LiA has just completed a review and analysis of the 2014 NHS National Staff Survey results which highlight how staff feel about working for their organisation and the quality and safety of care they feel able to deliver given their work environment.
The results of assessment against 20 key Picker Institute findings around the four staff pledges from the NHS constitution – the NHS’s commitment to staff, and therefore pretty important and significant – make stark reading for many leaders across the Service at all levels. These findings undoubtedly impact on the quality and safety of care for patients and service users at all 57 NHS Mental Health Trusts. It is beyond dispute that, when staff are happy in their workplace and supported by leaders and colleagues day to day, the care they deliver is better and the patient experience improves: ‘happy staff = happy patients’ is well recognised.
Our analysis of the 2014 results should concern NHS England and those at the top of the Department of Health, with a slight downward trend on how positive staff felt last year relative to 2013. In the year before last 23 out of 57 Mental Health Trusts witnessed a negative trend from their staff responses (staff felt less positive about their Trust than they had in 2012); in 2014, 25 Trusts out of 57 have seen a decline in staff positivity and morale, with four more in the bottom quadrant (declining trend AND relative performance) than 2013.
We have attached the league table for Mental Health Trusts based on the analysis of the results and the scatter map. For some, it makes great reading. For others, it highlights huge issues which need to be addressed quickly.
The top 5 MHTs for 2014 – the best places to work according to staff responses to the NSS? - are, in order (league position improvement/decline in brackets):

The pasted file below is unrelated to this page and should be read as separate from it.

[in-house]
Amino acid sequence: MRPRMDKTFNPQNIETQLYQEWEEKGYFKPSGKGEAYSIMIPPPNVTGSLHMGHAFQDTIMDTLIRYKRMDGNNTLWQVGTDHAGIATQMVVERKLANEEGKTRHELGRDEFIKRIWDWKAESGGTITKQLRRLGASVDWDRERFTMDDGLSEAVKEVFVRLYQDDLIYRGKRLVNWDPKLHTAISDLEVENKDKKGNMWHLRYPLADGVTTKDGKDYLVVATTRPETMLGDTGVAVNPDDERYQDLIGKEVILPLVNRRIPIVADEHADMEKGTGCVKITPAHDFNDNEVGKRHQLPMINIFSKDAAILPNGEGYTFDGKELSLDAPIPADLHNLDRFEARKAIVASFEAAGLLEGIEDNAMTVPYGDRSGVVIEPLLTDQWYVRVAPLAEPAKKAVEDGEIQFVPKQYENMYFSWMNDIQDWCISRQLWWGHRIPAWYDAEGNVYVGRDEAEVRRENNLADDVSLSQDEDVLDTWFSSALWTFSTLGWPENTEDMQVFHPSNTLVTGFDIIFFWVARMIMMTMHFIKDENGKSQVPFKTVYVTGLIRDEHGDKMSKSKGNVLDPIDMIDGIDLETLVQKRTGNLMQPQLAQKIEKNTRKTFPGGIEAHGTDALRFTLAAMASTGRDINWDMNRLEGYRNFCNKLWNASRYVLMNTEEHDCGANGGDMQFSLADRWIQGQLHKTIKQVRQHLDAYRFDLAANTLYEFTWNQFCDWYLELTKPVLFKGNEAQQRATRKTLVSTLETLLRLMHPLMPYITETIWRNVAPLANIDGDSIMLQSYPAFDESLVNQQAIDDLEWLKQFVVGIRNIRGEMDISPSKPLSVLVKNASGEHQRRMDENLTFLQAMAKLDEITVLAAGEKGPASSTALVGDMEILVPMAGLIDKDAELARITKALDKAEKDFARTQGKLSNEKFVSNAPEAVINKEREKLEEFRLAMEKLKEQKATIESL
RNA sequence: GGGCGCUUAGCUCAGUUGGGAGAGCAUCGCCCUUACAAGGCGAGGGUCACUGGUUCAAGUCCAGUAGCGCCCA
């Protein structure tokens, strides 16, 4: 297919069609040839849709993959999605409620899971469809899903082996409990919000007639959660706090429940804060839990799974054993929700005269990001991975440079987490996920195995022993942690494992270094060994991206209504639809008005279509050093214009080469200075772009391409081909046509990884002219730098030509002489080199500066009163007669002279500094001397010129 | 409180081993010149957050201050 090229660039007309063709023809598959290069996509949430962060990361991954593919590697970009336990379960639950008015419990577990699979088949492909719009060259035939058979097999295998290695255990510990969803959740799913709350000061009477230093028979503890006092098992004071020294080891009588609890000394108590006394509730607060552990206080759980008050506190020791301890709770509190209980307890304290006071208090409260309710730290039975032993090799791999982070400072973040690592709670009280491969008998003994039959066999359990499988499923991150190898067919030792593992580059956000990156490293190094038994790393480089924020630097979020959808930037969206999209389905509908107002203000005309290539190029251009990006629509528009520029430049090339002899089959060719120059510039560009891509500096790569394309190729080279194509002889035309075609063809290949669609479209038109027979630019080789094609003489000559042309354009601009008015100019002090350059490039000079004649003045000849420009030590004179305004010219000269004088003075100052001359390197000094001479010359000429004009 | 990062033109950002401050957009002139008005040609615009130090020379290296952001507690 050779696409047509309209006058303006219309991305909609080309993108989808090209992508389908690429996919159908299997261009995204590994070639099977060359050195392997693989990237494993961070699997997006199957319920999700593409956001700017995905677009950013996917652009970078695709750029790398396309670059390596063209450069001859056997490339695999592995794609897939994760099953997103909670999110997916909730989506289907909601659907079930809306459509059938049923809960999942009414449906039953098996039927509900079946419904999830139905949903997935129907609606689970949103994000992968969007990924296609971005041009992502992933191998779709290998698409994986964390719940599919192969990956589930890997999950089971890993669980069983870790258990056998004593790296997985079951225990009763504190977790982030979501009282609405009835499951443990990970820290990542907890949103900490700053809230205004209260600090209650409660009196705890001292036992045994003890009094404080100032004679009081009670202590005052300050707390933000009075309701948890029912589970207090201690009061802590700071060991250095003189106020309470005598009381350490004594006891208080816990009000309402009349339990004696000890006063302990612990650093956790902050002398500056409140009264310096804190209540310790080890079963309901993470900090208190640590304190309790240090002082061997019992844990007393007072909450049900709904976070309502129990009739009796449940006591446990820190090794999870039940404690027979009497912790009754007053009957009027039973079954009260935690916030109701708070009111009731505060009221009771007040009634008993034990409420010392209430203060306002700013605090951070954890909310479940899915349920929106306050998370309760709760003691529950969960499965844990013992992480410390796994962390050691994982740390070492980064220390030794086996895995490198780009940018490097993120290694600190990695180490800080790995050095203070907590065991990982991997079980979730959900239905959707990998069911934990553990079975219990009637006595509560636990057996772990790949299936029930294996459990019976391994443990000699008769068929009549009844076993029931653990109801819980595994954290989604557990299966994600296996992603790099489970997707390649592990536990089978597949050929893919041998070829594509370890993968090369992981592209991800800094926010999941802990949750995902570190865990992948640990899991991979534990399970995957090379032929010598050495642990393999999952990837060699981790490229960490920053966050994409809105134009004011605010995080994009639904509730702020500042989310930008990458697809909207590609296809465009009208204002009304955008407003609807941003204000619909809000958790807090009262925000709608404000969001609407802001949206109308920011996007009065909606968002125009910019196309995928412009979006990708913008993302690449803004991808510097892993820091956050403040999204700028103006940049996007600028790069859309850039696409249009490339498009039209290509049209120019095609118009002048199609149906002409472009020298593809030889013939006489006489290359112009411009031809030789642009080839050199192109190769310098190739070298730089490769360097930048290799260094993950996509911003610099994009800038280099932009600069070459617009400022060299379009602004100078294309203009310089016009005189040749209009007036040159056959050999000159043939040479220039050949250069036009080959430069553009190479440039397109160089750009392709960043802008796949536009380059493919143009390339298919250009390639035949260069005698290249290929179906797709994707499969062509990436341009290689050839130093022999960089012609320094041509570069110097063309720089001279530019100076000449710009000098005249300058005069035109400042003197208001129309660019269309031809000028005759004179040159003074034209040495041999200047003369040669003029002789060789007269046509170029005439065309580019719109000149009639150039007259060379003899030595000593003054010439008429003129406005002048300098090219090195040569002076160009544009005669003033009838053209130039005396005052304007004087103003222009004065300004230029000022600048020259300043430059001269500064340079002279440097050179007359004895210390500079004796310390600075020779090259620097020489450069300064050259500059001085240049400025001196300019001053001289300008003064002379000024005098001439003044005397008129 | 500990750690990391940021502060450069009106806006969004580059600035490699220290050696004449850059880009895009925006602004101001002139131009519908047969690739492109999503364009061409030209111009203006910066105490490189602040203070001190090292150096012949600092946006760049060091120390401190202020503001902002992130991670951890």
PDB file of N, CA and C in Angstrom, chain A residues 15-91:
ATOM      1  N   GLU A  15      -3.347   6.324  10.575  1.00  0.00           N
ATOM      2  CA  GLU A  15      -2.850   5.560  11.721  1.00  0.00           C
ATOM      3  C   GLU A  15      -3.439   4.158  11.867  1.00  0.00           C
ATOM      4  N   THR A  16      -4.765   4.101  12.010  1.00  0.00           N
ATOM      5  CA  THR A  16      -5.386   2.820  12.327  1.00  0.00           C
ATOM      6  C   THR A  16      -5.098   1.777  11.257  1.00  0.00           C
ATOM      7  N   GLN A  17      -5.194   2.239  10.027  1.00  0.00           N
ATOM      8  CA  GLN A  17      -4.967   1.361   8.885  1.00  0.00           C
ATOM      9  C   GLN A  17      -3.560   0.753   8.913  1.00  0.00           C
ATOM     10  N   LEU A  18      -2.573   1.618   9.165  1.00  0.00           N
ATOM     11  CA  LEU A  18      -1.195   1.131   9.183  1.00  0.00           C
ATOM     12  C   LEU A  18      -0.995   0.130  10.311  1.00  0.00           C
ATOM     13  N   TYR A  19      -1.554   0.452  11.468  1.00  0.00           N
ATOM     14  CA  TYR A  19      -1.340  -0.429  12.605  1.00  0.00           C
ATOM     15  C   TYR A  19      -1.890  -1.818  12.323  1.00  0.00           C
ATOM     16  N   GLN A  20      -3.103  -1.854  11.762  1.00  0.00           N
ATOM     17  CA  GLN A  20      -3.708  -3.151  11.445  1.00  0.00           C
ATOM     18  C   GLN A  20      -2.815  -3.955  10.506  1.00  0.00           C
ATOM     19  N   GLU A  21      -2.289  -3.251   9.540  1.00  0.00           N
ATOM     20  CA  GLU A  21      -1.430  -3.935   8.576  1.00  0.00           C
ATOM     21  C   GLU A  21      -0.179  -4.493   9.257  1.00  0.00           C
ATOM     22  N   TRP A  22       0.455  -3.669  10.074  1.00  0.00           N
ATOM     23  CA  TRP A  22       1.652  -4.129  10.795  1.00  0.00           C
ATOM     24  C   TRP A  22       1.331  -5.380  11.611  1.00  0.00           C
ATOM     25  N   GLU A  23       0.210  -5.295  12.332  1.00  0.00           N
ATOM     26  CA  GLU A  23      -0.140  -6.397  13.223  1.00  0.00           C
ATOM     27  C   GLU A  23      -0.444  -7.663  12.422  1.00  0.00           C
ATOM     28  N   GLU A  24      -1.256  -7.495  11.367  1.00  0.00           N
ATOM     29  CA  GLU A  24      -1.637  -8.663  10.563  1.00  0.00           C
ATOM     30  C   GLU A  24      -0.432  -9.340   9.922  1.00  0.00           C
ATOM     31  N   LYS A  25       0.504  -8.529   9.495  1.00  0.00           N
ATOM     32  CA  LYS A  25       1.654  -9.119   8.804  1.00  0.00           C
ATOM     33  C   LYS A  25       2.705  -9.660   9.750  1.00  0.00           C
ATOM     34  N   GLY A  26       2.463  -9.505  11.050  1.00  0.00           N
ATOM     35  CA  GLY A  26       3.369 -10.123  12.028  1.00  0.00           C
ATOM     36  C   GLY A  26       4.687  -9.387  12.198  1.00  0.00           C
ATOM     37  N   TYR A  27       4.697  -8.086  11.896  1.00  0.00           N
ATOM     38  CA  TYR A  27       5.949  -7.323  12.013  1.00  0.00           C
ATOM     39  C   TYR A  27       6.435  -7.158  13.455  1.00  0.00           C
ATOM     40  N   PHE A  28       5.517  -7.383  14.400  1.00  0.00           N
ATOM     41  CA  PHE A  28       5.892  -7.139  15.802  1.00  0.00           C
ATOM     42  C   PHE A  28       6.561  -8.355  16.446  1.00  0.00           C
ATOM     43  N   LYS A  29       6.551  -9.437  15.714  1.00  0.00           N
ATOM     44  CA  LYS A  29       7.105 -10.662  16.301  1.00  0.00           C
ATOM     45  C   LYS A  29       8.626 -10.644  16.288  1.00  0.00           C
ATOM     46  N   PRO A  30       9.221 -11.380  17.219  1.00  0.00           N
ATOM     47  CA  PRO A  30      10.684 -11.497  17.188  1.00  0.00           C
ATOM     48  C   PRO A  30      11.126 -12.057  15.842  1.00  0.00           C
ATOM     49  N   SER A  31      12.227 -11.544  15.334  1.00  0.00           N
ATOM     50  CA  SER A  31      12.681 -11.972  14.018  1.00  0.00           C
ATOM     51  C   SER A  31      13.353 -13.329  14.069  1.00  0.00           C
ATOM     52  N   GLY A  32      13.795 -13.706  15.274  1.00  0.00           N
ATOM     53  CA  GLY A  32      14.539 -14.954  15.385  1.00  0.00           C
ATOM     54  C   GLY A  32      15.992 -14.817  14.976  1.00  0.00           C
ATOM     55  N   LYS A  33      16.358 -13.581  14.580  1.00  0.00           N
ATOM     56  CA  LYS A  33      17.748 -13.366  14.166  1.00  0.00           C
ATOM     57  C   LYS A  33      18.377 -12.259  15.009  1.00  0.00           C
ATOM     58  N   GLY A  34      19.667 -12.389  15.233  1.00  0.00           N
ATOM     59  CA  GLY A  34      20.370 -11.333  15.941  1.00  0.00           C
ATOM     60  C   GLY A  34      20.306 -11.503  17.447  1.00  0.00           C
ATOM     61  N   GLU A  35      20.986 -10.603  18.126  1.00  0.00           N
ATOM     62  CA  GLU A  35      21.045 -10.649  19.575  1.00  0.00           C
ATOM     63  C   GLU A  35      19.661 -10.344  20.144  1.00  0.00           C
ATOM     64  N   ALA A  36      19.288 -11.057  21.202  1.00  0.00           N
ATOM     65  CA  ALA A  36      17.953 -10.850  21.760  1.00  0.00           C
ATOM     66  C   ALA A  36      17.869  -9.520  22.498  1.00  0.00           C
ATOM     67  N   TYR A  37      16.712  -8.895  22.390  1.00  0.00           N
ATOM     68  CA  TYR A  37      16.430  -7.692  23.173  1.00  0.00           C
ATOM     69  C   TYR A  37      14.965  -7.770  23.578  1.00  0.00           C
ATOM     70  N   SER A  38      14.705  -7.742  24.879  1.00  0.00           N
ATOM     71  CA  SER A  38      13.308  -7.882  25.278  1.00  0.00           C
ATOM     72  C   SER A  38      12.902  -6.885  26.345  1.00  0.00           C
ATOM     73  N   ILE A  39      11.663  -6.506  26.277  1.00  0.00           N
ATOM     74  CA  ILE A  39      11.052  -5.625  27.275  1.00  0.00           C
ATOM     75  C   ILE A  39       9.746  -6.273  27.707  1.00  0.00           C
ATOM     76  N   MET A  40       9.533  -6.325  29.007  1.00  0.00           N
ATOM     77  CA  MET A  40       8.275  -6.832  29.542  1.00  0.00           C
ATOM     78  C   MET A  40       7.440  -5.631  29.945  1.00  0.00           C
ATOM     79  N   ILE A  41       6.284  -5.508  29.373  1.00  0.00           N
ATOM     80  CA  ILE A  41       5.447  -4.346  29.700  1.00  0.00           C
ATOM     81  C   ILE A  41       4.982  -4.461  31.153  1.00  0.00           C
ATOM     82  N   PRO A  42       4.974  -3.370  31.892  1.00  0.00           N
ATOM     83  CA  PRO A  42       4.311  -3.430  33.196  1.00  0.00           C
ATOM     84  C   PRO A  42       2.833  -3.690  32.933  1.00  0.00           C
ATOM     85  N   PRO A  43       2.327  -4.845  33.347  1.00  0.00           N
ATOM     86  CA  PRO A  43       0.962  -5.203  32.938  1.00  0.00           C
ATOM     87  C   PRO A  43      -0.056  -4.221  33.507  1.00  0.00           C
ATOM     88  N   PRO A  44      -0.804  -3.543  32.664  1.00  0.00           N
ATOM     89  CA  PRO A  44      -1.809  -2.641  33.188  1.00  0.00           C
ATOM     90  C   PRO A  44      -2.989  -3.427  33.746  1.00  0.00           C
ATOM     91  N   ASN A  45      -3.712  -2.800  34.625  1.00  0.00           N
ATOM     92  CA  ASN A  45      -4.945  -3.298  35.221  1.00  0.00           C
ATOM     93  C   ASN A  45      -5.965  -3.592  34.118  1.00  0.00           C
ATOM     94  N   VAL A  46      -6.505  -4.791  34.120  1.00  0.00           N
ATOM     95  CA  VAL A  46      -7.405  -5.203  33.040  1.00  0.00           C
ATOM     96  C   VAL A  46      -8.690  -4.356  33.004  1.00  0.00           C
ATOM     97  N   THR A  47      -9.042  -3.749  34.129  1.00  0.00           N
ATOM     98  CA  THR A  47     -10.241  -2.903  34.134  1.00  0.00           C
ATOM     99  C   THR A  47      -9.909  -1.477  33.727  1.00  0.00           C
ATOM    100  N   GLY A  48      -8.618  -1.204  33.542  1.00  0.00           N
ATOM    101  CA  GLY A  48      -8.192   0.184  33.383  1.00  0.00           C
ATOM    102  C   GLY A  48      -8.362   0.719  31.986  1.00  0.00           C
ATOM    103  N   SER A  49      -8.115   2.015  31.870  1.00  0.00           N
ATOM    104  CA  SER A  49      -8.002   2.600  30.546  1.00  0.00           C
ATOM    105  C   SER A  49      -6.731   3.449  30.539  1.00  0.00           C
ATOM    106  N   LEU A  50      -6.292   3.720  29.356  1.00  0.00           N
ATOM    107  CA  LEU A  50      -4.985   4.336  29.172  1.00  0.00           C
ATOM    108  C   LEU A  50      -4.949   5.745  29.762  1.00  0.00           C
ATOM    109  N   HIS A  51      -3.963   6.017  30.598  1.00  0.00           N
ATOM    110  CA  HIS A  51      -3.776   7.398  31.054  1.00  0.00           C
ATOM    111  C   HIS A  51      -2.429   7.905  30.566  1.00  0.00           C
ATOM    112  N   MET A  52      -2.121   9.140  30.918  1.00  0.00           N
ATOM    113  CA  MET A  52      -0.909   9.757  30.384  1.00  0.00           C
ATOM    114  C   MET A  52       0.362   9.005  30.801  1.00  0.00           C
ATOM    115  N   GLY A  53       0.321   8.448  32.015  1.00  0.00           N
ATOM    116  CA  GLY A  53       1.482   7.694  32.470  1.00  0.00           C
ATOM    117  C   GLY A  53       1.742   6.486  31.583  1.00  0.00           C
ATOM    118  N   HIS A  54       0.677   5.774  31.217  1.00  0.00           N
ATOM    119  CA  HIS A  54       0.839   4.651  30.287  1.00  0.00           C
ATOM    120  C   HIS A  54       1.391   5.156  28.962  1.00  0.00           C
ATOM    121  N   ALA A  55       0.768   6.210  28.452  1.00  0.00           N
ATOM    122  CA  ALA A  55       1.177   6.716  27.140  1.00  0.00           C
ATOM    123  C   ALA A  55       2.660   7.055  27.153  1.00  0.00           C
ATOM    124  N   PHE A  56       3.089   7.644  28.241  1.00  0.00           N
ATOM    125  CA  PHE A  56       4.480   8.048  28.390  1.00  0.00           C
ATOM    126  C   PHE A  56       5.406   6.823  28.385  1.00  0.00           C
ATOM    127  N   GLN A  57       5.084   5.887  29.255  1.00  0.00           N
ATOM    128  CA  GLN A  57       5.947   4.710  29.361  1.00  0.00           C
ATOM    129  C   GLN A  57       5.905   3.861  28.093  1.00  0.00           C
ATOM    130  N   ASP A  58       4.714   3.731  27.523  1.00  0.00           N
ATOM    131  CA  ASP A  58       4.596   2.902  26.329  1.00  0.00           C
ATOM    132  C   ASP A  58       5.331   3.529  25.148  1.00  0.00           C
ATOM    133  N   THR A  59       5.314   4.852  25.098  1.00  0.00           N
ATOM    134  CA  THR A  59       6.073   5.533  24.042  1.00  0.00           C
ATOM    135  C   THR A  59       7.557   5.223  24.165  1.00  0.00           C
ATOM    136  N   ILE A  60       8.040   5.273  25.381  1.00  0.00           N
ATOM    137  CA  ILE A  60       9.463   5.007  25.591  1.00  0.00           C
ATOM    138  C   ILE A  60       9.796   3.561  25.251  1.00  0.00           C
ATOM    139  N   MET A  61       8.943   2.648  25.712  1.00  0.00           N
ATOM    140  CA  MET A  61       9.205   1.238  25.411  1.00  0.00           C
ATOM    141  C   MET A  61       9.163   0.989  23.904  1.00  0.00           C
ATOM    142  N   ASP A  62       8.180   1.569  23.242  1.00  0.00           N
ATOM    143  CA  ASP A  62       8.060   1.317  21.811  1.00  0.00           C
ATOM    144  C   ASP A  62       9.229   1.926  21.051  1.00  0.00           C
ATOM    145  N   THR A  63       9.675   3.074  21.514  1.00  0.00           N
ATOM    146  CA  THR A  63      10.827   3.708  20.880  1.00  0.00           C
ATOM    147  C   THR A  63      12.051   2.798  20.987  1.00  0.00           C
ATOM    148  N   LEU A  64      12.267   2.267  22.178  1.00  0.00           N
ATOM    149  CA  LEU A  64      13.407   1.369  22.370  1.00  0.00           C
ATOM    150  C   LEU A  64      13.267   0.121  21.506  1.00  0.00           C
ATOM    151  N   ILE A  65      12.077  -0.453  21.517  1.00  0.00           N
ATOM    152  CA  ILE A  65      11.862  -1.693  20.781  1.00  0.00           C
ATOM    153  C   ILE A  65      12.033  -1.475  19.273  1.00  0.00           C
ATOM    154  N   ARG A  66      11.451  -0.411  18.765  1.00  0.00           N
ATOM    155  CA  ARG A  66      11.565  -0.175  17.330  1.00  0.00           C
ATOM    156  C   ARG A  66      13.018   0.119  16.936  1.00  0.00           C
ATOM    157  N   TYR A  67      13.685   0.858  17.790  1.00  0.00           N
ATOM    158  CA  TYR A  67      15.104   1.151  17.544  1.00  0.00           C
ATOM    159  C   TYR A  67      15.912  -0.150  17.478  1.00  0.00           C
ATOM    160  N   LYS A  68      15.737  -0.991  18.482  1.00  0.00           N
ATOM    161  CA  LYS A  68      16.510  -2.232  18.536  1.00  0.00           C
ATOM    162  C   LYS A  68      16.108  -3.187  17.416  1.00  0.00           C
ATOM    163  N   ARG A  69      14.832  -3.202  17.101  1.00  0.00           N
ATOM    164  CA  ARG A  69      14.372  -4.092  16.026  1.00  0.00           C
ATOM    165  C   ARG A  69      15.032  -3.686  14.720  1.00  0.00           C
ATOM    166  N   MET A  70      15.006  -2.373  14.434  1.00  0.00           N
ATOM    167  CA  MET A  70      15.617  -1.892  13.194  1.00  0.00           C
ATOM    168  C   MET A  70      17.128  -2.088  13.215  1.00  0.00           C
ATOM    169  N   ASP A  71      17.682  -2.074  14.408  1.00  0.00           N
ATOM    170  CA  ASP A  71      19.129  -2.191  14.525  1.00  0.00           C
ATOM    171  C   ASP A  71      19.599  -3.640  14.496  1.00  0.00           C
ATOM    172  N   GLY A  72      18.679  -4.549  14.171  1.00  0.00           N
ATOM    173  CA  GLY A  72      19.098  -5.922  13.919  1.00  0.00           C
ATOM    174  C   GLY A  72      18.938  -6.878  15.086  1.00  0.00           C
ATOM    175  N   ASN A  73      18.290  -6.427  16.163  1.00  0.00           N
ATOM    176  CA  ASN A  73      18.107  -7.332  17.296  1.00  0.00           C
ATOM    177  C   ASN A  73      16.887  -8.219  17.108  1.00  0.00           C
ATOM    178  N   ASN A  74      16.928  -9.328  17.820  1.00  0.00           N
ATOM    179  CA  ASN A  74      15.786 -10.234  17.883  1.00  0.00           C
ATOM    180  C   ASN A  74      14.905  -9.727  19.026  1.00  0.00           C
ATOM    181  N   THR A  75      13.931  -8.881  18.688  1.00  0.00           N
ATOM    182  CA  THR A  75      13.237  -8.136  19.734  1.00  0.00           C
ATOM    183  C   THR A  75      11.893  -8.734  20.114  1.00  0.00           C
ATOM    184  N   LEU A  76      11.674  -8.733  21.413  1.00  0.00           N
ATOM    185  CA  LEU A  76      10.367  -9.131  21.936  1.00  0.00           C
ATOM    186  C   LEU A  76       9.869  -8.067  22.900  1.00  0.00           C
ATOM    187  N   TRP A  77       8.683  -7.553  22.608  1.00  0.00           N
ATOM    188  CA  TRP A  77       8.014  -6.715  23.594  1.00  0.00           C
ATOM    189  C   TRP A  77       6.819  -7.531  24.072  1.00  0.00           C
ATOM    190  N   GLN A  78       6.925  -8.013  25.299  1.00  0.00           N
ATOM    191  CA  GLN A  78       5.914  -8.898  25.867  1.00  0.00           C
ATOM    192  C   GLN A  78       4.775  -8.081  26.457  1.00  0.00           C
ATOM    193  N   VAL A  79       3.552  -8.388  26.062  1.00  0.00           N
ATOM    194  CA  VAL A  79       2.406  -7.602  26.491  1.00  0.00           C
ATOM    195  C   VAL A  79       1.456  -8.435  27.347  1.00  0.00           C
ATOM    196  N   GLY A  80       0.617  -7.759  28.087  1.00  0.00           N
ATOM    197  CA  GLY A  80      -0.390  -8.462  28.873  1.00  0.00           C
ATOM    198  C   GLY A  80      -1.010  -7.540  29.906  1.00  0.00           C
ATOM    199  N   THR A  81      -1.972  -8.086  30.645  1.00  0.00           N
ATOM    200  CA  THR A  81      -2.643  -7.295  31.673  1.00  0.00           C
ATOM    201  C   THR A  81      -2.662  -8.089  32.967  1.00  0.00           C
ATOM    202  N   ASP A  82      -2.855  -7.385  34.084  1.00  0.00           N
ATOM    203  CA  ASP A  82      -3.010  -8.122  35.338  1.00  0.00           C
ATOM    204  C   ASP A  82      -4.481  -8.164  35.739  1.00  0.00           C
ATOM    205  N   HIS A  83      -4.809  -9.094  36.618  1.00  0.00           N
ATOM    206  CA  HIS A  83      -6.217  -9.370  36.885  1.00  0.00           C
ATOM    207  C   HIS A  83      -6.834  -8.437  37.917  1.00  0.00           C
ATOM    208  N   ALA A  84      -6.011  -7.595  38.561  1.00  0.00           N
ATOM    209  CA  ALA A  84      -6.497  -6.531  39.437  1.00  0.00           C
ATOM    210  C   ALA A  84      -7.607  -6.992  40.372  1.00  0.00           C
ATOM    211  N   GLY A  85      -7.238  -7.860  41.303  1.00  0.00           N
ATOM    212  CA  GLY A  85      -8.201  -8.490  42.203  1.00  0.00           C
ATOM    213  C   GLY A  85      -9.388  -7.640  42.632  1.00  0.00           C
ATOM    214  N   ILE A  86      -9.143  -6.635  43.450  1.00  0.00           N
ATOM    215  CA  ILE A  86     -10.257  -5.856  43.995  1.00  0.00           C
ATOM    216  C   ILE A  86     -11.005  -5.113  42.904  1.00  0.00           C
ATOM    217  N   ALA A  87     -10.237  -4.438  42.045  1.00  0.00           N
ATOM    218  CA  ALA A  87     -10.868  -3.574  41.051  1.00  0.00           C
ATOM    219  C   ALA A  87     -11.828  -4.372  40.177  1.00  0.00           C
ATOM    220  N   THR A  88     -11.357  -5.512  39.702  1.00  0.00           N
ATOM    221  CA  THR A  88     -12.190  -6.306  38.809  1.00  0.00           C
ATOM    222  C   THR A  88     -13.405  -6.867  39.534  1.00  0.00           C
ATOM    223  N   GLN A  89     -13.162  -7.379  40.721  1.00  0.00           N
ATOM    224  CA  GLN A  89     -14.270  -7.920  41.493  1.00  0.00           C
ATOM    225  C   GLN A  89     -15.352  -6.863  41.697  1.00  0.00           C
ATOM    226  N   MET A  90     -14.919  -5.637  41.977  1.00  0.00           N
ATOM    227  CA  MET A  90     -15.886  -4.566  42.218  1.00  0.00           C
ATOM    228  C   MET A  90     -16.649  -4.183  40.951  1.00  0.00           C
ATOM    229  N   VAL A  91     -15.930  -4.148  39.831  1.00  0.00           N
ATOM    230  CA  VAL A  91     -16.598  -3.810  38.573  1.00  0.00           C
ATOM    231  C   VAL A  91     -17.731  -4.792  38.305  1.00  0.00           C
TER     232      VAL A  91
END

- Tees, Esk & Wear Valleys FT (+2)
- Calderstones Partnership FT (+23)
- South Essex Partnership University FT (-1)
- Nottinghamshire Healthcare (+8)
- Surrey & Borders Partnership FT (+4).
Many congratulations to all CEOs of these Trusts for their efforts to engage and empower their staff in 2014. Mark Hindle and his team at Calderstones deserve particular mention with a move of 23 places up the league table since 2013, joining a list of MHT CEOs who regularly grace the top of the standings.
At the other end of the staff responses league table, the bottom 5 Trusts are:
- Norfolk & Suffolk FT (same position as last year)
- Sussex Partnership FT (-5)
- Manchester MH & SC Partnership (-1)
- Avon & Wiltshire MH Partnership (-15)
- Cambridgeshire & Peterborough FT (+2).
In these Trusts, evidence would suggest that simply ‘more of the same' isn’t going to fix the on-going challenges staff perceive in their responses to the NSS. The traditional cycle of the senior team getting round the table to create a plan on how to address their staff feedback in the couple of months following access to the results doesn’t seem to break the decline. Instead, a fundamental shift - that starts with the Executive team itself - is what starts to impact how staff feel and the difference they can make in turn to patient care. LiA offers that potential, but only where the local leaders 'mean it' and follow the process.
Evidence supporting this is clear from some of the biggest positive movers in 2014: Mersey Care (+26), Barnet, Enfield & Haringay (+23), 2gether (+23), Calderstones, and Kent and Medway NHS & SC Partnership (+23). Mersey Care and BEH are both part of the LiA network since 2013. Congratulations to all concerned.
The five Trusts going the wrong way, in a big way, down the league table are 5 Boroughs FT (-34), Oxford Health FT (-30), Lancashire Care FT (-30), Rotherham, Doncaster & South Humber FT (-27), and Hertfordshire Partnership FT (-17).
Anyone wishing to explore their results in more detail should contact Gordon Forbes on 07734 812311.